Debra Arlyn is already a star to those who know who she is. And we’re not talking about the supportive but misguided relatives who are devastated when their starry-eyed youngsters don’t make the cut on “American Idol.” We’re talking about the people Arlyn has won over in small batches since 2006, when she took to the road in earnest as a full-time independent artist. The Corvallis-based singer recently was named best female artist of the year at the inaugural Portland Music Awards, sponsored in January by Music Spectator magazine. Arlyn was up against such popular veterans as Linda Hornbuckle and Ashleigh Flynn. Arlyn, with her larger-than-you’d-expect voice, stole away with that prize. And judging by bloggers’ reports on the event, she blew away the crowd with her live performance. Arlyn is back in Eugene on Saturday, playing at 5 p.m. on the main stage of the Willamette Valley Music Festival. Her Portland CD-release party is May 23, so local audiences have a chance to get their hands on “Tomorrow Another Day” first during this appearance with her full band, which includes trumpet and saxophone. Two years ago, about the time she released “Complicated Mess,” Arlyn’s focus was on securing a major label record deal. She has changed her strategy and wants fans to understand that. Arlyn said during a recent interview that the most common questions she hears after college shows are, “Why aren’t you famous?” and, “Why are you playing my school?”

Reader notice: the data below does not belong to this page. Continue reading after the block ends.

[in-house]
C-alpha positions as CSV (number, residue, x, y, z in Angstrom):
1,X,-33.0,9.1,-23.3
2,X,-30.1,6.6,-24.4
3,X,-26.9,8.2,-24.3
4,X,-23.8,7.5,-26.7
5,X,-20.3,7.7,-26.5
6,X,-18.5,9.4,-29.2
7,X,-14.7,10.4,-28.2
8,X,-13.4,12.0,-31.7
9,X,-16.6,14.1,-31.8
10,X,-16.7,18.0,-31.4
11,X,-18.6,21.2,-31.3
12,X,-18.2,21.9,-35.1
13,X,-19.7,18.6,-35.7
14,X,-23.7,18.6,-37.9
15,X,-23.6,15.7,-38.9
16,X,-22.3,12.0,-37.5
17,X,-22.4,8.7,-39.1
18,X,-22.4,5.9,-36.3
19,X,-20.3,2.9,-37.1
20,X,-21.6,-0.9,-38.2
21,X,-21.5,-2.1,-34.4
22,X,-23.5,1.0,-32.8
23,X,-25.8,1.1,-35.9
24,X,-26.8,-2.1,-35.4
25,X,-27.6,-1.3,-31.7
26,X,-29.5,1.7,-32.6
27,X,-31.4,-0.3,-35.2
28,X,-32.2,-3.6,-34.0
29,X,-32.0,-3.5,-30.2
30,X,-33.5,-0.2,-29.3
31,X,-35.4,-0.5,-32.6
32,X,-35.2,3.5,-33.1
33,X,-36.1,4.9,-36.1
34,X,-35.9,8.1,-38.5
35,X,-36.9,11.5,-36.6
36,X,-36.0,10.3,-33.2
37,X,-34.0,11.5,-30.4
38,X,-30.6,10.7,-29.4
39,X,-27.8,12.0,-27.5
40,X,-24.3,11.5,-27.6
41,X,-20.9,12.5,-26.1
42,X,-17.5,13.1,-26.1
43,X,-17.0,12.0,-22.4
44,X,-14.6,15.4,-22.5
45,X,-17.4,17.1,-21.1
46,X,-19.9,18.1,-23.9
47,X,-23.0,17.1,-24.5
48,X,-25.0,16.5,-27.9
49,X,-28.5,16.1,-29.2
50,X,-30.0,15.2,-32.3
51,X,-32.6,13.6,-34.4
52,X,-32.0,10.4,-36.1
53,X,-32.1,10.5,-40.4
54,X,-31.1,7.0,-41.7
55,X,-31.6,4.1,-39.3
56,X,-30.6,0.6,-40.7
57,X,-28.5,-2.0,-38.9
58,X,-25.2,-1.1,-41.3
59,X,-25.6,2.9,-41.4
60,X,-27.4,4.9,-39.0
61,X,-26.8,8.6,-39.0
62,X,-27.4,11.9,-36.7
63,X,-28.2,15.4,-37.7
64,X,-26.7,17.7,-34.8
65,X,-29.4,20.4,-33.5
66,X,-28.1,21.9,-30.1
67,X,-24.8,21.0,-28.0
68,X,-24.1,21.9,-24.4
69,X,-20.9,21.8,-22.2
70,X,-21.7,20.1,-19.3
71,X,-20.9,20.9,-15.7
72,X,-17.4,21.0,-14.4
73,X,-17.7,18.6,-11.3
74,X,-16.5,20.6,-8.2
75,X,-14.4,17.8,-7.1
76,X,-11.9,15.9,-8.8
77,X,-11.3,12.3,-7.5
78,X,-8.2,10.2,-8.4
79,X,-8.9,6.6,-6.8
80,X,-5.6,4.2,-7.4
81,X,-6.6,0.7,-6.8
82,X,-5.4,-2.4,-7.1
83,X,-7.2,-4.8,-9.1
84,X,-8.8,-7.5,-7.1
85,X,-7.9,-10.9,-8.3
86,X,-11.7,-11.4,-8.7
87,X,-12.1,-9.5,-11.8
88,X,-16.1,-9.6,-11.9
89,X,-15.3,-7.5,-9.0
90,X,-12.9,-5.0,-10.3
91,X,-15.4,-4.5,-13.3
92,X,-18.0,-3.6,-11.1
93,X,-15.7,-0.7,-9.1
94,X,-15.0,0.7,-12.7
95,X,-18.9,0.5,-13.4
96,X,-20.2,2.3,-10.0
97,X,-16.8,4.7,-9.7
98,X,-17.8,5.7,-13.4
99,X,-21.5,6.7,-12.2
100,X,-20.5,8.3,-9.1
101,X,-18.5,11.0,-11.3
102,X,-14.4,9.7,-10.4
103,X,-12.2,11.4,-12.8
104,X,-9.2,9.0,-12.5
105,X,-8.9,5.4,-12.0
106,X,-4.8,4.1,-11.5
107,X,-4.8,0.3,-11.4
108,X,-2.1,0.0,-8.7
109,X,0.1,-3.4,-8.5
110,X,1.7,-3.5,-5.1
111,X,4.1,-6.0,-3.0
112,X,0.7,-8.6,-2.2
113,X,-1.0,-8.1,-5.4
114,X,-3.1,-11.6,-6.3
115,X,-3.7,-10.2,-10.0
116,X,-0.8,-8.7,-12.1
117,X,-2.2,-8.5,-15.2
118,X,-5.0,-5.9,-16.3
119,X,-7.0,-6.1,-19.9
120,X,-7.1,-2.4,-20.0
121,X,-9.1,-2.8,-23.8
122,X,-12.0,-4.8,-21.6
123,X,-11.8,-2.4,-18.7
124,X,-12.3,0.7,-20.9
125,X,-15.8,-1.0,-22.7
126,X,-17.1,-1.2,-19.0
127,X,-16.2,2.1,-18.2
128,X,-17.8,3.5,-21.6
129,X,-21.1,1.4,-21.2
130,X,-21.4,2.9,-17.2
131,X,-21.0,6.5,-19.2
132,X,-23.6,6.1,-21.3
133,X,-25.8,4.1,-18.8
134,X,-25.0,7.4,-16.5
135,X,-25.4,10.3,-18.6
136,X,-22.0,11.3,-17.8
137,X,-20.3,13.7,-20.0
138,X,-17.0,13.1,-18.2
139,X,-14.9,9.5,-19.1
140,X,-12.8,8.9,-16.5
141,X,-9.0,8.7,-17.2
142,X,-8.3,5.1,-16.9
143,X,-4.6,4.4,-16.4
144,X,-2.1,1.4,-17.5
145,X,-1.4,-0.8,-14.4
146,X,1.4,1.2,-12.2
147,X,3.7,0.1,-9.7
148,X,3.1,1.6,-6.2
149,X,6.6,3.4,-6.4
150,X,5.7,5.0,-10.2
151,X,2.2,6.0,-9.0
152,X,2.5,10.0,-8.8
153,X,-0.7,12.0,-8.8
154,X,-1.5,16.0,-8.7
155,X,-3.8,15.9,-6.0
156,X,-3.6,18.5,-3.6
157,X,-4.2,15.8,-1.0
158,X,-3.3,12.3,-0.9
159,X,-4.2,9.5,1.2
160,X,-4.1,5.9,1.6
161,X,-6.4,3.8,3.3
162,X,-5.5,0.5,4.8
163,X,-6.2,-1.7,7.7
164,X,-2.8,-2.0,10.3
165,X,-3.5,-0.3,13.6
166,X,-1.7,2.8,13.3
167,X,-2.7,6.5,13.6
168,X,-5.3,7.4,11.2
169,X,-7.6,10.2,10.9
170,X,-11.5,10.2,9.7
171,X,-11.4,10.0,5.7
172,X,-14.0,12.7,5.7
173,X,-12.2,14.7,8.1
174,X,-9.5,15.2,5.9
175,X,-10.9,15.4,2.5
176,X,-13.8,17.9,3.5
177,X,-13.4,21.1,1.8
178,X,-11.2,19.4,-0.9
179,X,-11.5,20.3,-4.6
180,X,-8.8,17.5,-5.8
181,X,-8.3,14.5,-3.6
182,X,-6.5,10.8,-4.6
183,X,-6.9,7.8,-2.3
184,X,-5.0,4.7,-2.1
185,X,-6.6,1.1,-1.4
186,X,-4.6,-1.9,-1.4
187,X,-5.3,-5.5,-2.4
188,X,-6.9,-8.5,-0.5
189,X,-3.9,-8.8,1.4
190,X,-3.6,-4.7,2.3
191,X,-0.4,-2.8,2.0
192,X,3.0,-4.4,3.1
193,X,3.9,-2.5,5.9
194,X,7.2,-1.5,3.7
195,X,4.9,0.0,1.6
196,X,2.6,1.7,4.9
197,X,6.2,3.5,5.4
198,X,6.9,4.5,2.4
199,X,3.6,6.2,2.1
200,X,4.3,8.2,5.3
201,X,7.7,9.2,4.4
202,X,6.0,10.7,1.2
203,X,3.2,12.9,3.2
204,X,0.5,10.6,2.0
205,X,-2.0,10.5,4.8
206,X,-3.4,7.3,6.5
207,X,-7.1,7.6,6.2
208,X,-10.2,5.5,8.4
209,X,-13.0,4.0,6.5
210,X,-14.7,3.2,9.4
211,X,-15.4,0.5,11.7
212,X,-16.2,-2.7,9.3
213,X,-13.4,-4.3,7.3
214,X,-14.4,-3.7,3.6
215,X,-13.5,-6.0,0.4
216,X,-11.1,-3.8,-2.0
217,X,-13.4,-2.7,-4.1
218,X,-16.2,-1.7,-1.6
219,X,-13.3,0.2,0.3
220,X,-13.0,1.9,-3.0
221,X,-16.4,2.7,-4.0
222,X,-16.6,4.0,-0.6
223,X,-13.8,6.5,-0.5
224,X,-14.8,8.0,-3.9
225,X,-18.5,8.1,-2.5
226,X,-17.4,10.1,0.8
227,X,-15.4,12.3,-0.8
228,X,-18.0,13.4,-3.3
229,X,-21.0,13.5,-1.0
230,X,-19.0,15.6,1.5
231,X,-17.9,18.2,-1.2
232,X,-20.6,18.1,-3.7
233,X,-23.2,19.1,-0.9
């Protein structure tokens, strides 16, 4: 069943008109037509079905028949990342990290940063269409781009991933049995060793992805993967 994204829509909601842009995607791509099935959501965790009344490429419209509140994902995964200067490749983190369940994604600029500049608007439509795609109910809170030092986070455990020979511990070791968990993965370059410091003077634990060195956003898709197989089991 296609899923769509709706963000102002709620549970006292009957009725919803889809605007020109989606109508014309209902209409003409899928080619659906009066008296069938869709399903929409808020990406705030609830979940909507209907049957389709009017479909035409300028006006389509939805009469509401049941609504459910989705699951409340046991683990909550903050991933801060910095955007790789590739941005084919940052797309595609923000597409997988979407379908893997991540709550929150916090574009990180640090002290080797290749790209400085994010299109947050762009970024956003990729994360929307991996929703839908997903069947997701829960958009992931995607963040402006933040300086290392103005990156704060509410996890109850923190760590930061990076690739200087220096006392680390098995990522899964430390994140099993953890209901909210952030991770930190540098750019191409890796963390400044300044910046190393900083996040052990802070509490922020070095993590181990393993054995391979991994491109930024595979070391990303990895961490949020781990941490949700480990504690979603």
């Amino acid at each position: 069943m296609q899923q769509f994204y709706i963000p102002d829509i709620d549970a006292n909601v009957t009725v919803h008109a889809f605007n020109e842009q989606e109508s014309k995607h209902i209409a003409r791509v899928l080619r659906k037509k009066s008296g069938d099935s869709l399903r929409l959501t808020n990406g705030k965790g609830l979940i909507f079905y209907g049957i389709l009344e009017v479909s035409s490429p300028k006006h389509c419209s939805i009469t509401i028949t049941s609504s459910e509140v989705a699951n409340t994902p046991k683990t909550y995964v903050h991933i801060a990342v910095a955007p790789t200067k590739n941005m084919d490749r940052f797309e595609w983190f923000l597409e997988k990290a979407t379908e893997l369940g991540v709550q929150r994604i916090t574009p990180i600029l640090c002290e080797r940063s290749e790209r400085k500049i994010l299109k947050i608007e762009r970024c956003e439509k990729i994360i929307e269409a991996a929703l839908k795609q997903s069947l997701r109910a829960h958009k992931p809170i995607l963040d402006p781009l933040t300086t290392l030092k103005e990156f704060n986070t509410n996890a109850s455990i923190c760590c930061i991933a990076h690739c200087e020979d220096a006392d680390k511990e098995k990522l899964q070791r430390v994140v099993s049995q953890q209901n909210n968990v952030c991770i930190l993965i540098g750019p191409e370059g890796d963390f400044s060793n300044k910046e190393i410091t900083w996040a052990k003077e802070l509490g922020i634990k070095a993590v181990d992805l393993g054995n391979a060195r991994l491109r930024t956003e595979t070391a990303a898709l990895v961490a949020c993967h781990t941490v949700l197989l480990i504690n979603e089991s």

“It’s really sweet when people say that to me, (but) I wish people would change their perception,” she said. “There’s not overnight success anymore.” She wants to tell them, “It takes a lot of work to get to your school,” but she knows they mean well. Building her audience the slow and steady way has allowed Arlyn to mature as an artist. And it will leave her better equipped for fame if it does come her way. Although Arlyn was the Clear Channel “Oregon Idol” winner back in 2003, she is no longer interested in exchanging control of her music for stardom. After “Complicated Mess,” which she produced herself, she showcased for a couple of major labels, but no offers surfaced. Hearing horror stories from fellow artists who had been signed to majors, she changed her approach. Now, she spends up to 12 hours a day working on her career, including numerous one-week tours in which she visits several colleges in one trip.

“I take a lot of pride in my show, and I generally get a good response,” Arlyn said.